Questioning the value of a college degree

The obsession with getting a college degree may finally be getting a reality check (“College Still Pays Off, but Not for Everyone,” The Wall Street Journal, Aug. 9).  According to a TD Ameritrade study, 49 percent of young people said their degree was “very or somewhat unimportant” to their current job.

I wonder if even more will say so in the years ahead as it becomes evident that what is taught in college has little relevance to what is needed in the workplace.According to a paper released by the Fed’s Survey of Consumer Finances, “the college wealth premium weakens to the point of insignificance with the single exception of white bachelor’s-degree holders, which remains positive but much smaller than that enjoyed by previous cohorts.”

I’ve long believed that far too many students are not college material and would be far better served by a vocational education beginning in high school and continuing in community college.  With average student debt now at $37,000, I think more high school students will rethink whether a four-year degree is worth the price.

The truth is that college is merely the most convenient place to learn how to learn.  It is not an absolute determinant.  Yet we persist in the fiction that the future is bleak for all those who do not have a sheepskin.

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5 Replies to “Questioning the value of a college degree”

  1. There are several reasons that students go to college — to acquire skills needed for employment, to acquire credentials needed to get into professional/grad school (which, indirectly, is for employment), to gain social experiences/maturity inherent in the transition from teenager dependent on parents to independent adult, and to party-on for a few years before settling down to “real” life.

    Agree that many students who currently plan to attend or are attending college would be better off financially pursuing job-training rather than college. But, that speaks only to the “acquire skills needed for employment” reason that students go to college.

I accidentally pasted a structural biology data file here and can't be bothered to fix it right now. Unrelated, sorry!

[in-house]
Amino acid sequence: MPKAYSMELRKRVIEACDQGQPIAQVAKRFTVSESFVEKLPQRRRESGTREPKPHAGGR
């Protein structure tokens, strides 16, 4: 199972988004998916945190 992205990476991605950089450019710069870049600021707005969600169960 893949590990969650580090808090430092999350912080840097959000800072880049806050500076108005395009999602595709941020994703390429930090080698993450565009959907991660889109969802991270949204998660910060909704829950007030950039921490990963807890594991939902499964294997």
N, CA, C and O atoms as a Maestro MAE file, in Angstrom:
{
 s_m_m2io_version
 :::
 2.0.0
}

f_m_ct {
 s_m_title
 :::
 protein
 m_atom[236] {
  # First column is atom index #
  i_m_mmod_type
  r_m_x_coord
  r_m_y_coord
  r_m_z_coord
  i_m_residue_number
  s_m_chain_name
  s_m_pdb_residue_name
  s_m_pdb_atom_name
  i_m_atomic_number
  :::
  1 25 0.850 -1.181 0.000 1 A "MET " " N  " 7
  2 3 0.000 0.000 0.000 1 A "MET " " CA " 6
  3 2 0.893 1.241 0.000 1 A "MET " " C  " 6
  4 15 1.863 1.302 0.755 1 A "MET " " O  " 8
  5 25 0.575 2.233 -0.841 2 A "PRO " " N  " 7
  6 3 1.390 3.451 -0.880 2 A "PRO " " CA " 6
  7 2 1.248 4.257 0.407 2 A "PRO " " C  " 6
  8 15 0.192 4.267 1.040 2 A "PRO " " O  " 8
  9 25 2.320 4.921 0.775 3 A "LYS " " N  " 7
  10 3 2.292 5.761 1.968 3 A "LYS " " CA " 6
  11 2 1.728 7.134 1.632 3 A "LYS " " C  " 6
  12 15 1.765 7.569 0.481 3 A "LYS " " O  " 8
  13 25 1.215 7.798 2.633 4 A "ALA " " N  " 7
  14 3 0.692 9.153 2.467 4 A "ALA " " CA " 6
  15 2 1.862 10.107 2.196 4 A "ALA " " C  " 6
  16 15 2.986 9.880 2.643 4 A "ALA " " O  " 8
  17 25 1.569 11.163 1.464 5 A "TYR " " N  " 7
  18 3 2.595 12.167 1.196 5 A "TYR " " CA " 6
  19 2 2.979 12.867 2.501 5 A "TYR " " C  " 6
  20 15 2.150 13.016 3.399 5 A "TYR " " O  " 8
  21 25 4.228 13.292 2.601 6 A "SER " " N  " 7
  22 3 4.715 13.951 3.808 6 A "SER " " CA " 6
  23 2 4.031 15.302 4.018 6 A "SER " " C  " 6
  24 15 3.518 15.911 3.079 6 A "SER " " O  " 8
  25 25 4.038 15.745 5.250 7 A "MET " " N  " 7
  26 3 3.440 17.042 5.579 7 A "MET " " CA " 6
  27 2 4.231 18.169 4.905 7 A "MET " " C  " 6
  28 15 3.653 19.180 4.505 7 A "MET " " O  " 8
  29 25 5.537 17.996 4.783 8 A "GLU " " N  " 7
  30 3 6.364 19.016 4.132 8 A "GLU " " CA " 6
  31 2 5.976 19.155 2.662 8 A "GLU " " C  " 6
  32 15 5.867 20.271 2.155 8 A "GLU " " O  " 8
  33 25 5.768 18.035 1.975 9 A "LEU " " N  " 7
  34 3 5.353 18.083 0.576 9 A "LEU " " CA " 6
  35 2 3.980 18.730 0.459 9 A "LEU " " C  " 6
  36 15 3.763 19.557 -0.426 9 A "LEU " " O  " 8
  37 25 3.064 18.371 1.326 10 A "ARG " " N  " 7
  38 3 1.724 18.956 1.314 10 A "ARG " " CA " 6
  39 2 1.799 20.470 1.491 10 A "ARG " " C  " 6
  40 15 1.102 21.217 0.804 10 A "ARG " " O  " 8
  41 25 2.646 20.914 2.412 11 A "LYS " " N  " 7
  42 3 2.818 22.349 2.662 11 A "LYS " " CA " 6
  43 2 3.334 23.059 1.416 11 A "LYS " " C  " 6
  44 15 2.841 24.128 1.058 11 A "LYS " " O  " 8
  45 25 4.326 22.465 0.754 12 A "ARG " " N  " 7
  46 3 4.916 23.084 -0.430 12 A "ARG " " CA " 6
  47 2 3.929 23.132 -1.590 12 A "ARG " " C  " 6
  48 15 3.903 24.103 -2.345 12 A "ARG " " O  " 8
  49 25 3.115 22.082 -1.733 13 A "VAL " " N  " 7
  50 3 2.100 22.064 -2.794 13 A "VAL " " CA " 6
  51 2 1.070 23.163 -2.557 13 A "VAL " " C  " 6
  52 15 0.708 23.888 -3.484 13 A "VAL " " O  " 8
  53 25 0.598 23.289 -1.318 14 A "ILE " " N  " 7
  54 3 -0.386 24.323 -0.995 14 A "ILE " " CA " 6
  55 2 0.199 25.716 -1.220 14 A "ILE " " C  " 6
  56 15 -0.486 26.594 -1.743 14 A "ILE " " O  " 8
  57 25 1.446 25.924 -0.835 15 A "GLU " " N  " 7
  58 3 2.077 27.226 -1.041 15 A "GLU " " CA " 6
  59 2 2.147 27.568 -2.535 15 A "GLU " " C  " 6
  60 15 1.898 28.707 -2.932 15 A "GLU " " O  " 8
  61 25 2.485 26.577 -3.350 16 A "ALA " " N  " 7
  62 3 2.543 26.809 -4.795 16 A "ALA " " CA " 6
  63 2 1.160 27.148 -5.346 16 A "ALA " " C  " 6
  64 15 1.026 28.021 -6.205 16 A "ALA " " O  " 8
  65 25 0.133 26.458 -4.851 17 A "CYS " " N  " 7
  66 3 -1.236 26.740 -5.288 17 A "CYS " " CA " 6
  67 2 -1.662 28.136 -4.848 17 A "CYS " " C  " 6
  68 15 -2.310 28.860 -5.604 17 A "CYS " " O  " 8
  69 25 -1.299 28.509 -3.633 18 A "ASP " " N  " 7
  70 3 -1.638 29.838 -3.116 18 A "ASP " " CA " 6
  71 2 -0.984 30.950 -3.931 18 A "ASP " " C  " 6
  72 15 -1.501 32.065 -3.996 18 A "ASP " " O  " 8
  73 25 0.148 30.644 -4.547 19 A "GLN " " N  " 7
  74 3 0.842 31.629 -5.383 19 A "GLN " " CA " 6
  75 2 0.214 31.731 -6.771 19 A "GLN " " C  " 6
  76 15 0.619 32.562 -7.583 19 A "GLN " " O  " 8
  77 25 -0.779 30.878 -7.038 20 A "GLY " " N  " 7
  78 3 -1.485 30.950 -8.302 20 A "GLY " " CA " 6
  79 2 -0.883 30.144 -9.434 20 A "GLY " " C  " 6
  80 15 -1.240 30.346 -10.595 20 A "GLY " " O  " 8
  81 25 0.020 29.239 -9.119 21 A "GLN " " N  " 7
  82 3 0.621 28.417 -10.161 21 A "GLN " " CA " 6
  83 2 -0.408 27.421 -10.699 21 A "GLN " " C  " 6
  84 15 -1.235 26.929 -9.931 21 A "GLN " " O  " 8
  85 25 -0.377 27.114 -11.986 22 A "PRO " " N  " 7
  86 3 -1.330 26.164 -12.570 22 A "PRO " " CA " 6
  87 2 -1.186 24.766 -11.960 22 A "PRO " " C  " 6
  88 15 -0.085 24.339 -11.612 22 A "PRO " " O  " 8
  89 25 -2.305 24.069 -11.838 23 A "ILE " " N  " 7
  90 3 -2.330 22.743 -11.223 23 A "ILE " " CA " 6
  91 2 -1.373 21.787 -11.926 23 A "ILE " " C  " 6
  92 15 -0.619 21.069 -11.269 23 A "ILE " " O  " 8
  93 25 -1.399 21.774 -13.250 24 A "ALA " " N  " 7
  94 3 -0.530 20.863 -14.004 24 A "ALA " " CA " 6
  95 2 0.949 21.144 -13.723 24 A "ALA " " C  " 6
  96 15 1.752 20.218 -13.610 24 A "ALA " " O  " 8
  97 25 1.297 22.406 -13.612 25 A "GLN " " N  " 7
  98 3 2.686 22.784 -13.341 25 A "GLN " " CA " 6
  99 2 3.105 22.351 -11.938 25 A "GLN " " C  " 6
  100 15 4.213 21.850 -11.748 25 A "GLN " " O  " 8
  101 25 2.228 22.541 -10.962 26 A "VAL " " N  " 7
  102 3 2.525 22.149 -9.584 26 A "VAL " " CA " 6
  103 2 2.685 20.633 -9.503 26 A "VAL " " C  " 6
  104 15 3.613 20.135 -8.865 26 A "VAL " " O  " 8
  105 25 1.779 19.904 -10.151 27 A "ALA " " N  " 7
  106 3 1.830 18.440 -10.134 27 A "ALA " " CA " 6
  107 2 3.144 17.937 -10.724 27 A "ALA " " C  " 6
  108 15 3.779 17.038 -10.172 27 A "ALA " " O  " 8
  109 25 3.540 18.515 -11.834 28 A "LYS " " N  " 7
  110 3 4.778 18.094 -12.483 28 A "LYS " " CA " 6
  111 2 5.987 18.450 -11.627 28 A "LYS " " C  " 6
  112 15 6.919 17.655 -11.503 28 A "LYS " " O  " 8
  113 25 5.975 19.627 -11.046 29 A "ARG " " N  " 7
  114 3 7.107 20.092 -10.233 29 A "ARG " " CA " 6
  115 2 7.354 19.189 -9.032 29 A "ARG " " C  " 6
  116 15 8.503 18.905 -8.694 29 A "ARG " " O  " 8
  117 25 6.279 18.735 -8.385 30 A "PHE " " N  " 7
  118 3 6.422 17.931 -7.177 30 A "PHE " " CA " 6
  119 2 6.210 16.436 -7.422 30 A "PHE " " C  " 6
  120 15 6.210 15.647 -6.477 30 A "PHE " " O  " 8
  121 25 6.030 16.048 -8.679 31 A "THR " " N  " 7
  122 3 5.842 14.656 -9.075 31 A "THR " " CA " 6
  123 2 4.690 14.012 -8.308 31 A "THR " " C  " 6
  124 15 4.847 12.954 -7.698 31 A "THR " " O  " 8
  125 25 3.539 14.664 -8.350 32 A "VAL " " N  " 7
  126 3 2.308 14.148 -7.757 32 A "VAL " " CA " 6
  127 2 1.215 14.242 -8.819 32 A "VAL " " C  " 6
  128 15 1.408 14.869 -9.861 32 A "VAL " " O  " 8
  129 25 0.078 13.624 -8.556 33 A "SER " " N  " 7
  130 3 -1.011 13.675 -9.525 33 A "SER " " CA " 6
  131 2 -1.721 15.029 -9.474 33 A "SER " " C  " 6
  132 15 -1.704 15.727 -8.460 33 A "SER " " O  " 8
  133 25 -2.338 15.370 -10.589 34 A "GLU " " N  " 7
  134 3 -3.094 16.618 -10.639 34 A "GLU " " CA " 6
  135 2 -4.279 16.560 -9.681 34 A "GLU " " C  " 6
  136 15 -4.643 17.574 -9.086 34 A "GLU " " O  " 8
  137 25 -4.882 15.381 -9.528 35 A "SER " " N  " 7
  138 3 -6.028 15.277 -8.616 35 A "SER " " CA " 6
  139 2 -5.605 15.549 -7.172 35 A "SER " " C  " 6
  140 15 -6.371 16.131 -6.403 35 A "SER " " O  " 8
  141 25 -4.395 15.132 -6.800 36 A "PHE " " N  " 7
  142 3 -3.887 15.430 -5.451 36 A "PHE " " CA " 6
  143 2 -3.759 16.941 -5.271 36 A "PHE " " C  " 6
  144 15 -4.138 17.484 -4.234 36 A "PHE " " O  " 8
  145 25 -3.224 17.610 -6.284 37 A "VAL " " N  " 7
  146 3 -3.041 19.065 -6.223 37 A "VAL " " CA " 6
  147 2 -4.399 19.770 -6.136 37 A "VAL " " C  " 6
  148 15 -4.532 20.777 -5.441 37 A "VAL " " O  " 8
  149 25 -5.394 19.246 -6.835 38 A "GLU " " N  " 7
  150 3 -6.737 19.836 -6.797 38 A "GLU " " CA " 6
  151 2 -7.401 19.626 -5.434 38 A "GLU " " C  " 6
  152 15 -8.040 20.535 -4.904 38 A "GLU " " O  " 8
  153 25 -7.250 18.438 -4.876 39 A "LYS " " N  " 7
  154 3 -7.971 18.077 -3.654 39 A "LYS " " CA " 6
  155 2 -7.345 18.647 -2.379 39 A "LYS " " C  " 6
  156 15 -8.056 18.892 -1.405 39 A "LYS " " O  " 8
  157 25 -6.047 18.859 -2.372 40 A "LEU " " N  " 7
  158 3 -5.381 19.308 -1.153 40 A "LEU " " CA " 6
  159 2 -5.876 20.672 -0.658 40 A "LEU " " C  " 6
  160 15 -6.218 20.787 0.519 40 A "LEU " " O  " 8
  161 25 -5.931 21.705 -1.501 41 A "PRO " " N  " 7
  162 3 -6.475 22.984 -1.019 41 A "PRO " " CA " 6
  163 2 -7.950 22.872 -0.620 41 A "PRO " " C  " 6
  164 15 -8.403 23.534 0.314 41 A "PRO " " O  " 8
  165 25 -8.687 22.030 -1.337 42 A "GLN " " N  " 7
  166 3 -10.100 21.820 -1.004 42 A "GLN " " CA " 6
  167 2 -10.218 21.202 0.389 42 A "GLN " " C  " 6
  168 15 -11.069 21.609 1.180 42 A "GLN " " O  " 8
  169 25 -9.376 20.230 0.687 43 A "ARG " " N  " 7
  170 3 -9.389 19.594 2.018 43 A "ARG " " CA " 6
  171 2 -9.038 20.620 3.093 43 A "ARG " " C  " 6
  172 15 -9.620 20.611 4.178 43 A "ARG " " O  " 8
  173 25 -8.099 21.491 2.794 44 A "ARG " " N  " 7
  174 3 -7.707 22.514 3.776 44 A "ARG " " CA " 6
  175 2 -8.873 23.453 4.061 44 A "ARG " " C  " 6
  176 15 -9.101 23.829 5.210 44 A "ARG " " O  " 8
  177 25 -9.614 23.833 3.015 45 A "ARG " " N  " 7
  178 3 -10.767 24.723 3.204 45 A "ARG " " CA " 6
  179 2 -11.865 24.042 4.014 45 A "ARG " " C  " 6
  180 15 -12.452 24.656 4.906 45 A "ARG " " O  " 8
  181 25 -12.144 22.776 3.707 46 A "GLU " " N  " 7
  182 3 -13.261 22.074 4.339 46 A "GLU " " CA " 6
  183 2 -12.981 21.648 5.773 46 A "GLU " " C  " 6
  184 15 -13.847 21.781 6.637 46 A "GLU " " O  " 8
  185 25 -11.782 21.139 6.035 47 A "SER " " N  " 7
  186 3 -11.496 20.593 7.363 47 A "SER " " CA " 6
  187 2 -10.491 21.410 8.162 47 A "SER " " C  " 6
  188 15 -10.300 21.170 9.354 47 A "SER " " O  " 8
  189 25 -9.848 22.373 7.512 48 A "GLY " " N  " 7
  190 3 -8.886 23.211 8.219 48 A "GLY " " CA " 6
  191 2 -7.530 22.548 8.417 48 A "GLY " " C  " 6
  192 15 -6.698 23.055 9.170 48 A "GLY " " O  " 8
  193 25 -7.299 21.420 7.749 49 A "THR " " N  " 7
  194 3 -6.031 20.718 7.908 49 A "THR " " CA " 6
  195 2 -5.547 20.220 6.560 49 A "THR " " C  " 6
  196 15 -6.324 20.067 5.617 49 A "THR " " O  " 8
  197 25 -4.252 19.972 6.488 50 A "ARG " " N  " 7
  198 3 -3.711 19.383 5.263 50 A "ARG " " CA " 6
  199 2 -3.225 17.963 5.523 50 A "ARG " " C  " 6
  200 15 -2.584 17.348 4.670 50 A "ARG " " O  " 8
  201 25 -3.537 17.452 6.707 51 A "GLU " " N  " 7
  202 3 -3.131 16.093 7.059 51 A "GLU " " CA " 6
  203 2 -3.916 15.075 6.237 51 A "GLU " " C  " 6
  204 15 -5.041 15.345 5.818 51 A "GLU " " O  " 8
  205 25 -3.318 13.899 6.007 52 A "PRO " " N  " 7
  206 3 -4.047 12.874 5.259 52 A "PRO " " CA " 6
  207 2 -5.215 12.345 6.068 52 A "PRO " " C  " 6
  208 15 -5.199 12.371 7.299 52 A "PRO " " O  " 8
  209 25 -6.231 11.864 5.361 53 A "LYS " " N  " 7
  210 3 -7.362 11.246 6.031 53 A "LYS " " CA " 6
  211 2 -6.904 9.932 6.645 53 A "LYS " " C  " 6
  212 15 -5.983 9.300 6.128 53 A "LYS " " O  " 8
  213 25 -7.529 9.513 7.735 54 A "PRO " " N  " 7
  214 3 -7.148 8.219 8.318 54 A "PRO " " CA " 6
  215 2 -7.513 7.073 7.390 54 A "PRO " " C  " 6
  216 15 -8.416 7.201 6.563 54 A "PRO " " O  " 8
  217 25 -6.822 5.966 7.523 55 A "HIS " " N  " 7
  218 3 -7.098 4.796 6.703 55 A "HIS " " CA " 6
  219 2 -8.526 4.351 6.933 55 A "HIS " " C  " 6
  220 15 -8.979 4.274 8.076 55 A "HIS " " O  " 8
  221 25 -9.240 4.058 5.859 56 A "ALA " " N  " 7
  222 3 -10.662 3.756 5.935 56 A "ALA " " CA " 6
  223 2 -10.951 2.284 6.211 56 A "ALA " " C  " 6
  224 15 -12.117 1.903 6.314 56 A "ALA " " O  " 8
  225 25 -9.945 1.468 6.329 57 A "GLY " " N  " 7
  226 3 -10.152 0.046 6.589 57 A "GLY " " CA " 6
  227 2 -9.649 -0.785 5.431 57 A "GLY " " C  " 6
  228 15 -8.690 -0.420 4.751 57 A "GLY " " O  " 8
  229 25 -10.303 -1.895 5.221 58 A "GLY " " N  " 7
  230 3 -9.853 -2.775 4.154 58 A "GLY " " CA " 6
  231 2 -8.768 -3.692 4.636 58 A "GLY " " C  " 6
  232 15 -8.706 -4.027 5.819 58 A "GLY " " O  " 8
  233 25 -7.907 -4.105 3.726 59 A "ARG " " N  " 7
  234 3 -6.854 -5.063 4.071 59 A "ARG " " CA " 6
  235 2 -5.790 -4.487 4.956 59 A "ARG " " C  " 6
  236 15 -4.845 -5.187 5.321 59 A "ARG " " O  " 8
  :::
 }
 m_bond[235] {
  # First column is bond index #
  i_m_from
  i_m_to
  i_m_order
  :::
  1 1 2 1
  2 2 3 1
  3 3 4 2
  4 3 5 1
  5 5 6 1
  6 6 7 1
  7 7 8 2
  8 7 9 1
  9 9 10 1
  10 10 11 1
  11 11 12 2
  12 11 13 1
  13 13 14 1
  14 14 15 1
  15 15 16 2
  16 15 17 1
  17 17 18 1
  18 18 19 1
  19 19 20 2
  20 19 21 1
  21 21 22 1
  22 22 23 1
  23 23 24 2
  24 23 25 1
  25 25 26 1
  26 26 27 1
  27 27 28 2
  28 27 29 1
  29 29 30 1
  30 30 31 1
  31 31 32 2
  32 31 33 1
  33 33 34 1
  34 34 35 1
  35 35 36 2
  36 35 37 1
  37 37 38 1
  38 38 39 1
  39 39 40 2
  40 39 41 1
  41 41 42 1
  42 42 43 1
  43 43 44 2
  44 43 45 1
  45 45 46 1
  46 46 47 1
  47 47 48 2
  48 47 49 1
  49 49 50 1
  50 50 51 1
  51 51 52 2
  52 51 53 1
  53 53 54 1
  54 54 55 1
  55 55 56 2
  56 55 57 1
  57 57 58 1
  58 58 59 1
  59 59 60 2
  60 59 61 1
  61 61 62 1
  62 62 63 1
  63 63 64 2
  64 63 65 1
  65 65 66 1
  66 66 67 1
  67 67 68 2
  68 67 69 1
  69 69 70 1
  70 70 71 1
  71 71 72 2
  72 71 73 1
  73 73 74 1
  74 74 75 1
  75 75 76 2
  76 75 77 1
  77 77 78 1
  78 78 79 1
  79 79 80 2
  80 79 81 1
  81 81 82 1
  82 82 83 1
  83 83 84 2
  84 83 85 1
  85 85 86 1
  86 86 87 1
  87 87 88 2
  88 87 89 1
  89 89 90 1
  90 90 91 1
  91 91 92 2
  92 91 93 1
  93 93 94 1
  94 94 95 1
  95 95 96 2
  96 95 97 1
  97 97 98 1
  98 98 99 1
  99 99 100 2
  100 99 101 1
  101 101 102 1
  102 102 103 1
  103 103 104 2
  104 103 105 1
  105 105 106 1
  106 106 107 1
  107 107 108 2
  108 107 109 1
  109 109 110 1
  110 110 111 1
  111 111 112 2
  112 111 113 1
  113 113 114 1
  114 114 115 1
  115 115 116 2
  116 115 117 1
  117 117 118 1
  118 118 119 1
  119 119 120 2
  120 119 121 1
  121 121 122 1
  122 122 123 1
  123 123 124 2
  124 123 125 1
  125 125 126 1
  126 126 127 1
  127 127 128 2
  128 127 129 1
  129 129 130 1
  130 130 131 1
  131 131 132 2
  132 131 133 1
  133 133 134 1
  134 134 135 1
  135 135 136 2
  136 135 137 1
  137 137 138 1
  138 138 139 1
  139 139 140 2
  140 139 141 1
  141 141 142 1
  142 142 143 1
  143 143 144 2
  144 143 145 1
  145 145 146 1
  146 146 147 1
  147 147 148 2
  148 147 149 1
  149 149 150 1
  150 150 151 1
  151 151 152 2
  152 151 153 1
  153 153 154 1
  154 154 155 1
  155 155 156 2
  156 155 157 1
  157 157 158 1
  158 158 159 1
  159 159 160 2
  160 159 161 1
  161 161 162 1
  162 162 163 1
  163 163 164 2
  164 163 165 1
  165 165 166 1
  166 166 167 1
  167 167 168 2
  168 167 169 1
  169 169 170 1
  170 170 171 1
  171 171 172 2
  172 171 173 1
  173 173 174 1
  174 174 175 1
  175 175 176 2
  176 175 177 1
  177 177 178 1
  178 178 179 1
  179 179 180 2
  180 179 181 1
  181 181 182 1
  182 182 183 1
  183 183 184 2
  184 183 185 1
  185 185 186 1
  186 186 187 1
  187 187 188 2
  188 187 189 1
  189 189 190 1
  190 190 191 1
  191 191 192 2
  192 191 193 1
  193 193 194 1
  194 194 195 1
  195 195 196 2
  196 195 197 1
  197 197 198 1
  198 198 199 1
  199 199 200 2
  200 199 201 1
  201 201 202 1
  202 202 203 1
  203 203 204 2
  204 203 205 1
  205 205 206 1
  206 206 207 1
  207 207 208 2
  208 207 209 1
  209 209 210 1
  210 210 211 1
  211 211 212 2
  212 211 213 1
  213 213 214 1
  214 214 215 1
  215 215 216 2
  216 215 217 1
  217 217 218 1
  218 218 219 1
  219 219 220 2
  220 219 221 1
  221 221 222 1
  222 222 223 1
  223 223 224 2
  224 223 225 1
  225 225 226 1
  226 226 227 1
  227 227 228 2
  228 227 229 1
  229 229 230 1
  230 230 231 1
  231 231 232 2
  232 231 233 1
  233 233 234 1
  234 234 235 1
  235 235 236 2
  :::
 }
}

For students who are attending college to punch the ticket towards professional/grad school, college is probably the only option.

    Virtually all students who attend college do so, at least in part, for the “gain social experiences/maturity” and/or “party-on for a few years” reasons. Apprenticeship/job-training programs, at least as they currently exist, do not serve these objectives.

    In other words, many/most potential college students and current college students give relatively little weight to long-term $ prospects when they decide to attend college rather than going an apprenticeship/job-training route. Even if these folks consciously knew they would make as much or more $/year going the latter route, they would still opt for the college route for the gain-social-experiences/maturity and party-on reasons. Of course, these students are not spending their own $ when they decide to go the college route — they are spending either their parents’ $ or the bank’s $. And, human nature teaches that we all pretty much over-discount future pain when deciding whether to pursue immediate happiness at the expense of future pain.

    Seems like US society would benefit from some kind of national-service requirement applied to all 18-yr-olds — military service or some other kind of public service for, say, two years during which the young men/women lived away from home, socialized with many other young people, had to do a fair amount of work but also had a lot of free time, and had opportunities for drinking, sex, and other college-like social/semi-adult experiences. Then, they could go on to college or opt for the apprenticeship/job-training route. My guess is that many of those who would have opted for college immediately after high school but who would have been better off financially going the apprenticeship/job-training route would now opt for the latter route.

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  2. Labor Lawyer: During the great Depression, the Civilian Conservation Corps provided an opportunity for young men to earn much needed salaries while building dams, post offices and other public works. I think a version of the CCC would attract many other young people who are not certain about their future goals.

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    1. A problem with a voluntary CCC-type approach is that many parents would view it as an admission that their children were not “college” material and would therefore strongly oppose their kids going the CCC route. If so, this would become a self-fulfilling prophecy as the overwhelming majority of kids enrolling in the CCC program were the very poor, the very weak students, the juvenile delinquents, and the general screw-ups. That’s why I prefer a mandatory public-service program that would enroll pretty much everyone, albeit with different options within the program.

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  3. Labor Lawyer: If the CCC was promoted as an elite corps the same way that the Peace Corps was during the Kennedy administration, then parents and young people might see it in a different light. The Peace Corps attracted some of the best and brightest young people at the time.

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